The Rabbis were not alone in their disdain and disapproval of the Nazarite vows. We find another and fascinating voice in the writings of the hasidic teacher, Rabbi Menachem Nachum Twersky of Chernobyl (1730-1797), also know as the Chernobler Rebbe, in his book Me’or Eynayim. Concerning the stipulations in Parshat Mattot surrounding vows, he directs us to first consider the vows of the nazirite. He recounts a discussion in the Bavli (Babylonian Talmud, tractate Ta’anit 11a):
On the verse, the priest will offer him atonement for his sin (Numbers 6:11), they [the Amora’im of the Talmud] asked: What sin has he committed? They replied: That of causing himself pain by abstaining from wine.
The Chernobler goes on to explain why the Rabbis equated abstention from enjoying wine with sin.
The world and everything within it, both great and small, was created by the word of God. By the word of God were the heavens made, and all their hosts [were created] by the breath of [God’s] mouth (Psalm 33:6). That word also sustains them and gives them life. You enliven them all (Nehemiah 9:6). Were it not for the life-force within each thing it would vanish from existence. But [people] are in a broken state in this lowly world, having come about through the sin of Adam and the generations that followed. Sparks of fallen souls became encased in things of this world, including food and drink. There is nothing in this world that does not have a holy spark within it, proceeding from the world of the blessed Holy One, making it alive.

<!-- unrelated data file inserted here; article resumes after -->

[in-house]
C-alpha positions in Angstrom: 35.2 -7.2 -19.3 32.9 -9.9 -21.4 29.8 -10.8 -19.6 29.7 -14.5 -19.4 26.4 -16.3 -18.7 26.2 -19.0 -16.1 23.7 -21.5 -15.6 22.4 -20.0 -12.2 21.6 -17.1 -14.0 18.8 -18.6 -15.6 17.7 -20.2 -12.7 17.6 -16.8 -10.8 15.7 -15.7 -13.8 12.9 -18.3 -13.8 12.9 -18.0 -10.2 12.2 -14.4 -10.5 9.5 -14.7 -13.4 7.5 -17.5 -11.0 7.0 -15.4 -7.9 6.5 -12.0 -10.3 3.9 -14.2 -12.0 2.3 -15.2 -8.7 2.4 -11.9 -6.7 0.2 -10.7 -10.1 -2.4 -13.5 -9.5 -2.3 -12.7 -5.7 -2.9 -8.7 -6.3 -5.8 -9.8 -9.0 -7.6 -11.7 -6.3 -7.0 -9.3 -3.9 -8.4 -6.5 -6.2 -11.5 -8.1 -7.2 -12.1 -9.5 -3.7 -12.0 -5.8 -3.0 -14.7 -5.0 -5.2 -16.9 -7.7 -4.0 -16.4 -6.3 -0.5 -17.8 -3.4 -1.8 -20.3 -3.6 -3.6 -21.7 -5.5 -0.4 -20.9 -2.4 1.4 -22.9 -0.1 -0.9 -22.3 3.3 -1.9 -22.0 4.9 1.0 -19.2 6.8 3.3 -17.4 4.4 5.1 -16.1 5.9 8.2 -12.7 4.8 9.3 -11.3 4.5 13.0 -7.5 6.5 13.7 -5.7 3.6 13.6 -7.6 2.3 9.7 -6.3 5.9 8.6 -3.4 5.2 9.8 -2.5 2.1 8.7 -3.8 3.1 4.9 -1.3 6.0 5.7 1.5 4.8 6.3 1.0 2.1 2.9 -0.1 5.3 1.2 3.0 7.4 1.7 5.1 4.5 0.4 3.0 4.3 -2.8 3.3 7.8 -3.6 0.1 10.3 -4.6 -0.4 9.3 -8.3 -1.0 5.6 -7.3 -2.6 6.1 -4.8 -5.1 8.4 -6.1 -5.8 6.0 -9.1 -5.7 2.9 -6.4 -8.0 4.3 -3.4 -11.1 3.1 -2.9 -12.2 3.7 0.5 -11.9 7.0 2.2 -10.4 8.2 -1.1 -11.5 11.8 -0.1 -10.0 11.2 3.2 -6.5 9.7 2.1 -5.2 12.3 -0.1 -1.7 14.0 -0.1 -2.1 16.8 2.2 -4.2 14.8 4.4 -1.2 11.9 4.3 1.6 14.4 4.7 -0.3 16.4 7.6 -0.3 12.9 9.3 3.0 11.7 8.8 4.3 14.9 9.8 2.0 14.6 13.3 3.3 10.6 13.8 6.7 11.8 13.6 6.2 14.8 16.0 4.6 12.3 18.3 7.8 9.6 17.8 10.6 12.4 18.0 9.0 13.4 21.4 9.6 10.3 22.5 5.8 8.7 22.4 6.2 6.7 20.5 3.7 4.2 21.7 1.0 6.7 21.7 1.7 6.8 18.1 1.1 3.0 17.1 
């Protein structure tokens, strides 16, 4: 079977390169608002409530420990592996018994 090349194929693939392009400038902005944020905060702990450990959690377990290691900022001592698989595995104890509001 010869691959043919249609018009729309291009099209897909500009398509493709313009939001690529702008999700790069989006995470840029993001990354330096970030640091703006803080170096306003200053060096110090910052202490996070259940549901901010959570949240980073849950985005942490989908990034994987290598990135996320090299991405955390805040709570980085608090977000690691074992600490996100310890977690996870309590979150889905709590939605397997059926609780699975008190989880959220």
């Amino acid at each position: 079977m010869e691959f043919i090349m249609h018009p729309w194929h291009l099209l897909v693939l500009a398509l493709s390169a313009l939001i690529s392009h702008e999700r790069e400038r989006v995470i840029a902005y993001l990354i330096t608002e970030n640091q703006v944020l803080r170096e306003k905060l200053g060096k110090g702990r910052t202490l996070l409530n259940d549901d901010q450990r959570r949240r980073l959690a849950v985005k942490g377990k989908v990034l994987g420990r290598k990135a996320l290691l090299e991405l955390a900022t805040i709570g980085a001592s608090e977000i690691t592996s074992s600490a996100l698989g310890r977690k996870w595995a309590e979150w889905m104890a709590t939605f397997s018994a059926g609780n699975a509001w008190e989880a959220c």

The Chernobler Rebbe tells us that the life-force that animates each of us is a spark of the divine. But since the time that the primordial people left the Garden of Eden, humanity has existed in a broken, lowered state, pre-occupied with the material components of life (as opposed to the spiritual aspects of life). He specifically identifies food and drink and will elaborate on them shortly. He next appears to draw a line between the “material” side of life (food and drink) and the “spiritual” side (the divine spark within). But the dichotomy between “material” and “spiritual” that we have come to expect from classic Western thought and might have expected to find here, as well, does not materialize; quite to the contrary!
That divine spark is the taste within the thing—that which makes it sweet to the palate.